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PLoS One. 2014 Feb 4;9(2):e87884. doi: 10.1371/journal.pone.0087884. eCollection 2014.

Risk factors for cerebrovascular disease mortality among the elderly in Beijing: a competing risk analysis.

Author information

1
Beijing Geriatric Healthcare Center, Xuan Wu Hospital, Capital Medical University, Beijing, China.
2
School of Public Health, Capital Medical University, Beijing, China ; Beijing Municipal Key Laboratory of Clinical Epidemiology, Beijing, China.
3
Division of Epidemiology and Biostatistics, Department of Environmental Health, University of Cincinnati, Cincinnati, Ohio, United States of America ; Center for Clinical and Translational Science and Training, University of Cincinnati, Cincinnati, Ohio, United States of America.
4
Institute for Infectious Disease and Endemic Disease Control, Beijing Center for Disease Prevention and Control, Beijing, China.
5
School of Medical Science, Edith Cowan University, Perth, Australia.
6
School of Public Health, Capital Medical University, Beijing, China ; Beijing Municipal Science and Technology Commission, Beijing, China.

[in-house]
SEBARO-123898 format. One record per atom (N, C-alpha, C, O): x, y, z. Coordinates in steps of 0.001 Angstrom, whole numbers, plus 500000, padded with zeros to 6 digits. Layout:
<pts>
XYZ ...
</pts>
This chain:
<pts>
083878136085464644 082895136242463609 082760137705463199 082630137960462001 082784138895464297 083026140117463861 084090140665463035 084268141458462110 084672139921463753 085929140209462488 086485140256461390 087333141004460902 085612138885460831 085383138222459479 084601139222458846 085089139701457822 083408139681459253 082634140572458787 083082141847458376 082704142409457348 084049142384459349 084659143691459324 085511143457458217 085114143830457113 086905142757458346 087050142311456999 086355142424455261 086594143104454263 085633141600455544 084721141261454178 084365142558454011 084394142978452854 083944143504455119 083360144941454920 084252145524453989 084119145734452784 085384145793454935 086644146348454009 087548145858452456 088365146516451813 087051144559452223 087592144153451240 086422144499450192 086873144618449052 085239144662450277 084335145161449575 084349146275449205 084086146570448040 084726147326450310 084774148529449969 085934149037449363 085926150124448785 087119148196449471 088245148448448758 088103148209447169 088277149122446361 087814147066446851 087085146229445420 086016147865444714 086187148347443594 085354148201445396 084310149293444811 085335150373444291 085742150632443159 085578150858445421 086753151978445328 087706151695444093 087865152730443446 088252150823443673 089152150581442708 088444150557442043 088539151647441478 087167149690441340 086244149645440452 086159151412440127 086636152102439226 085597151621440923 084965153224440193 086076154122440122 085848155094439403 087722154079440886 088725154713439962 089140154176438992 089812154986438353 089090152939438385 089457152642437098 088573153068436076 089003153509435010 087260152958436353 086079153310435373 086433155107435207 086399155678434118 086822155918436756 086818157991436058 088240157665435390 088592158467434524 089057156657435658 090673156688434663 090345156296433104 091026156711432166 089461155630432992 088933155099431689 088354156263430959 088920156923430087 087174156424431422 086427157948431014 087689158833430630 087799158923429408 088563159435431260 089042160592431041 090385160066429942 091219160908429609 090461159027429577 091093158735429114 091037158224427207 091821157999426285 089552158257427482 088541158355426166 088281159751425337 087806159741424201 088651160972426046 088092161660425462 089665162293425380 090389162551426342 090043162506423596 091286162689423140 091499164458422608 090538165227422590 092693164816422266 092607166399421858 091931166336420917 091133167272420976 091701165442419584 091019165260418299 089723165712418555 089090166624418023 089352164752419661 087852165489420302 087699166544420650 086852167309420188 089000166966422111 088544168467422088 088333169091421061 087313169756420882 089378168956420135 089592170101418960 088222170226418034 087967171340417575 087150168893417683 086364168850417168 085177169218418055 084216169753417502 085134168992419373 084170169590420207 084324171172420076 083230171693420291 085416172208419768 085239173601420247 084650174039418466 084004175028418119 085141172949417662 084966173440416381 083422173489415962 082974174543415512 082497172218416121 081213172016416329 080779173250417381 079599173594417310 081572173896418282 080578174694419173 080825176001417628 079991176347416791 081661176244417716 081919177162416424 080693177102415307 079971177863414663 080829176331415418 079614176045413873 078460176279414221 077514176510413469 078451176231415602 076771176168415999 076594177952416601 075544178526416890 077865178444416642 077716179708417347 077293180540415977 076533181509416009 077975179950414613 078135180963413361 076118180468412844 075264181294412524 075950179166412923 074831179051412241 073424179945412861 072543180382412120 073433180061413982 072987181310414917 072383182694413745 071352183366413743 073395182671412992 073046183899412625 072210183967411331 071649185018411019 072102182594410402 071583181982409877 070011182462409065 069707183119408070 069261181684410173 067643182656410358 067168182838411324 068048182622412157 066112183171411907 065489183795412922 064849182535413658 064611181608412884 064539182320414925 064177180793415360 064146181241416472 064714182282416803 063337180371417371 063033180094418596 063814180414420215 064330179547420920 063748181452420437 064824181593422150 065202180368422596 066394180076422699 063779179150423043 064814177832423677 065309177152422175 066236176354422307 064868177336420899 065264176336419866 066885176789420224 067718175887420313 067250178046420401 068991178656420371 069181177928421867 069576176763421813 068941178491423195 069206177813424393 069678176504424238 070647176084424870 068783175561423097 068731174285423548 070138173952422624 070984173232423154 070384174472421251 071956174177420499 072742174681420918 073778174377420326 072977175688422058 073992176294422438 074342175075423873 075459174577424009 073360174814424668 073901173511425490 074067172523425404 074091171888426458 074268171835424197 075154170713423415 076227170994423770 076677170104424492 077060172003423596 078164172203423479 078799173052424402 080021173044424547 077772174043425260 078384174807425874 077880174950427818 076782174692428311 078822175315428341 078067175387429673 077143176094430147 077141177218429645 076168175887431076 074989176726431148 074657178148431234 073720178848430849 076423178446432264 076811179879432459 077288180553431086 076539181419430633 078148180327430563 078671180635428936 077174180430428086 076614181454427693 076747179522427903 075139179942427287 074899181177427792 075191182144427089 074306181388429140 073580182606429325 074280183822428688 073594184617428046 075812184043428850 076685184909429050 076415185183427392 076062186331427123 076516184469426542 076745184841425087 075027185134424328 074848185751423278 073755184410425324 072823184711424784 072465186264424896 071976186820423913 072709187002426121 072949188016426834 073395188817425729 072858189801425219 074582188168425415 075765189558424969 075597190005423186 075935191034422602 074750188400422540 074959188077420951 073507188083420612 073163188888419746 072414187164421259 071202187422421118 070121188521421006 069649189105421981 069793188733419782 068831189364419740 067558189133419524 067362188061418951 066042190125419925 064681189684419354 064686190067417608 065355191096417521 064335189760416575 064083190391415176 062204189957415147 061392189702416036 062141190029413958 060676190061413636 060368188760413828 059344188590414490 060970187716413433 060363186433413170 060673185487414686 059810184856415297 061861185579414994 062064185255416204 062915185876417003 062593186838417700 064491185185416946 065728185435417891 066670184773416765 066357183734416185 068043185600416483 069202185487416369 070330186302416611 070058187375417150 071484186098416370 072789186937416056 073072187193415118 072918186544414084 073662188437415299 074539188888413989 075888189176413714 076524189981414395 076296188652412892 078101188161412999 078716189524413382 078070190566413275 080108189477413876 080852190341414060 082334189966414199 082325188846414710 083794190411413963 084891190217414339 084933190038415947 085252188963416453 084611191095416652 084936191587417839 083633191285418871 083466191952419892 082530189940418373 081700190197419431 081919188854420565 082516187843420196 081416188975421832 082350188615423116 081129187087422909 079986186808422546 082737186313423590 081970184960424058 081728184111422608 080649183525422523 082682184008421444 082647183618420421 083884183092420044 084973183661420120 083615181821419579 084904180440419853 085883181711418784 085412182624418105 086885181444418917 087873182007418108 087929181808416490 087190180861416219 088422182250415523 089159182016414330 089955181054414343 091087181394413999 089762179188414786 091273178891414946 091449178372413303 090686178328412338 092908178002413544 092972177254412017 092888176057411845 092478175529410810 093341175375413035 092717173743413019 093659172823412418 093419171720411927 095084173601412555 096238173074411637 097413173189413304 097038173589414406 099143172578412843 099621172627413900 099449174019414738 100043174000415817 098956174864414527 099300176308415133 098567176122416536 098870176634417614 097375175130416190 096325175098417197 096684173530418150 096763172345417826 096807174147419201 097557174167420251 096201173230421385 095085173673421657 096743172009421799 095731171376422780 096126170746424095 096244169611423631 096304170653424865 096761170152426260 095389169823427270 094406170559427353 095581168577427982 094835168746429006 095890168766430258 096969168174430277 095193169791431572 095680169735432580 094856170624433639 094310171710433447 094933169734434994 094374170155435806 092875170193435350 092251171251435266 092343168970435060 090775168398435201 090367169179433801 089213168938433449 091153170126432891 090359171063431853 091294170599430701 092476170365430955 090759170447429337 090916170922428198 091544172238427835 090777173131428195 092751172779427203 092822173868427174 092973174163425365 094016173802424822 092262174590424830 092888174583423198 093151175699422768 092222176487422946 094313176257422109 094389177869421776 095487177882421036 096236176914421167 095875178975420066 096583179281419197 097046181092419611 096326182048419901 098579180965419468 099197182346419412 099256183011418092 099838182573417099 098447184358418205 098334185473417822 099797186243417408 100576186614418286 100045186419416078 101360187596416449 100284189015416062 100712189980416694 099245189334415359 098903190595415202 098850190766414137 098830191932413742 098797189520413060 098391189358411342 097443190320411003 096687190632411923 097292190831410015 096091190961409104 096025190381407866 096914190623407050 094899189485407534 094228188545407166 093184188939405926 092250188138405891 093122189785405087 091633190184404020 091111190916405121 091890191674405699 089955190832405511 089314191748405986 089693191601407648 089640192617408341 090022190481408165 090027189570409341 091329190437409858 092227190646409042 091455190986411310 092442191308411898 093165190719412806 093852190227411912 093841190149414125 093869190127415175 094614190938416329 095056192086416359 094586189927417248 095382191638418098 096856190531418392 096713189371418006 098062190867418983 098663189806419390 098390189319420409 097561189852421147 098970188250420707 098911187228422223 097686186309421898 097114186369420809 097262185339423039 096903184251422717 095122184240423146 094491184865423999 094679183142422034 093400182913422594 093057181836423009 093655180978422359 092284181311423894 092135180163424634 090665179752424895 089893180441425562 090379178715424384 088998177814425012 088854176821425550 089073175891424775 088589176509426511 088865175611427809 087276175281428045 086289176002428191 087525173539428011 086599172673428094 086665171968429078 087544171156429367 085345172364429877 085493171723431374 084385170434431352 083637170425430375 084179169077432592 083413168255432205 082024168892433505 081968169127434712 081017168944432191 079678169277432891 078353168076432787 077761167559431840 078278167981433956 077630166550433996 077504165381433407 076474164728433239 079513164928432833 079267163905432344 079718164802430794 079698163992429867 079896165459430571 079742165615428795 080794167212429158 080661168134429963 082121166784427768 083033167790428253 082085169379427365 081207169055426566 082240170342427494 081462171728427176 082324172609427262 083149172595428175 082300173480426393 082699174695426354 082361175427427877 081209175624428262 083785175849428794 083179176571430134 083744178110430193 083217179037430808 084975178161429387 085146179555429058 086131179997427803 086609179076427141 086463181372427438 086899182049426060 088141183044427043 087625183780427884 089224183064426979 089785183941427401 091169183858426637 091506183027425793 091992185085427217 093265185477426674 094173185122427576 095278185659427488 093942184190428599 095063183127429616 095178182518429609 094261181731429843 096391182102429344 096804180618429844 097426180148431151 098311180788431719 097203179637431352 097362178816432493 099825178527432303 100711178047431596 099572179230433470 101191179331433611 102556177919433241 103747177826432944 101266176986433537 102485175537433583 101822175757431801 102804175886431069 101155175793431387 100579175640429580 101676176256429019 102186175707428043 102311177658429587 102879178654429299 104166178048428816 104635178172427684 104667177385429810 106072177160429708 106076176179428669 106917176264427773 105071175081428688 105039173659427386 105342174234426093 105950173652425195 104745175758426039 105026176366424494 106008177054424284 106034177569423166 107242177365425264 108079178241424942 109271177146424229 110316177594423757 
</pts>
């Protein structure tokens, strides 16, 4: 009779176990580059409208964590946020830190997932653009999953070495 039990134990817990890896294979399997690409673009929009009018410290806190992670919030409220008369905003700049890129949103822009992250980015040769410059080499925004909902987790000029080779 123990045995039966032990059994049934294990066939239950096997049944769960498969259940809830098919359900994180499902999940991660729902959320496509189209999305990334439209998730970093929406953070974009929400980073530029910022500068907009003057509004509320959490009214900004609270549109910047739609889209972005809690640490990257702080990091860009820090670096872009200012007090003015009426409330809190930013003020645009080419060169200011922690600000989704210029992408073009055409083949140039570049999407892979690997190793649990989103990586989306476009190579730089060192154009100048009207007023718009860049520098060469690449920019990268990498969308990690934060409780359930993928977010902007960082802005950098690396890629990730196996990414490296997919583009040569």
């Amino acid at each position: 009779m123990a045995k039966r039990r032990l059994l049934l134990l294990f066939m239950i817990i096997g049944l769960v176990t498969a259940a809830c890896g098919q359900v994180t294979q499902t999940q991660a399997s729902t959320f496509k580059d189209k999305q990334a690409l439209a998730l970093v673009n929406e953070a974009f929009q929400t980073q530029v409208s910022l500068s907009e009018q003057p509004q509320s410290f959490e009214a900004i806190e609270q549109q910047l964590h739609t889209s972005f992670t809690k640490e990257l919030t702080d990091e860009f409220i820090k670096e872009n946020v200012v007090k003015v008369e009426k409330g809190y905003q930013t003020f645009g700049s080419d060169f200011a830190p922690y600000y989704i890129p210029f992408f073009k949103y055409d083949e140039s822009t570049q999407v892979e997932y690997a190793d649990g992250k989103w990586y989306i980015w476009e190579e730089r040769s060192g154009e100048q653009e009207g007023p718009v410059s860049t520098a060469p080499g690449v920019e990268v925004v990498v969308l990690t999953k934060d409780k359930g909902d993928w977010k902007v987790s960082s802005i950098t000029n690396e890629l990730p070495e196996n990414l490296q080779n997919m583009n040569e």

7
School of Public Health, Capital Medical University, Beijing, China ; Epidemiology and Public Health, University College Cork, Cork, Ireland.

Abstract

OBJECTIVE:

To examine the associations of combined lifestyle factors and physical conditions with cerebrovascular diseases (CBVD) mortality, after accounting for competing risk events, including death from cardiovascular diseases, cancers and other diseases.

METHODS:

Data on 2010 subjects aged over 55 years were finally analyzed using competing risk models. All the subjects were interviewed by the Beijing Longitudinal Study of Aging (BLSA), in China, between 1 January 1992 and 30 August 2009.

RESULTS:

Elderly females were at a lower risk of death from CBVD than elderly males (HR = 0.639, 95% CI = 0.457-0.895). Increasing age (HR = 1.543, 95% CI = 1.013-2.349), poor self-rated health (HR = 1.652, 95% CI = 1.198-2.277), hypertension (HR = 2.201, 95% CI = 1.524-3.178) and overweight (HR = 1.473, 95% CI = 1.013-2.142) or obesity (HR = 1.711, 95% CI = 1.1754-2.490) was associated with higher CBVD mortality risk. Normal cognition function (HR = 0.650, 95% CI = 0.434-0.973) and living in urban (HR = 0.456, 95% CI = 0.286-0.727) was associated with lower CBVD mortality risk. Gray's test also confirmed the cumulative incidence (CIF) of CBVD was lower in the 'married' group than those without spouse, and the mortality was lowest in the 'nutrition sufficient' group among the 'frequent consumption of meat group' and the 'medial type group' (P value<0.001).

CONCLUSIONS:

CBVD mortality was associated with gender, age, blood pressure, residence, BMI, cognitive function, nutrition and the result of self-rated health assessment in the elderly in Beijing, China.

PMID:
24504327
PMCID:
PMC3913670
DOI:
10.1371/journal.pone.0087884
[Indexed for MEDLINE]
Free PMC Article
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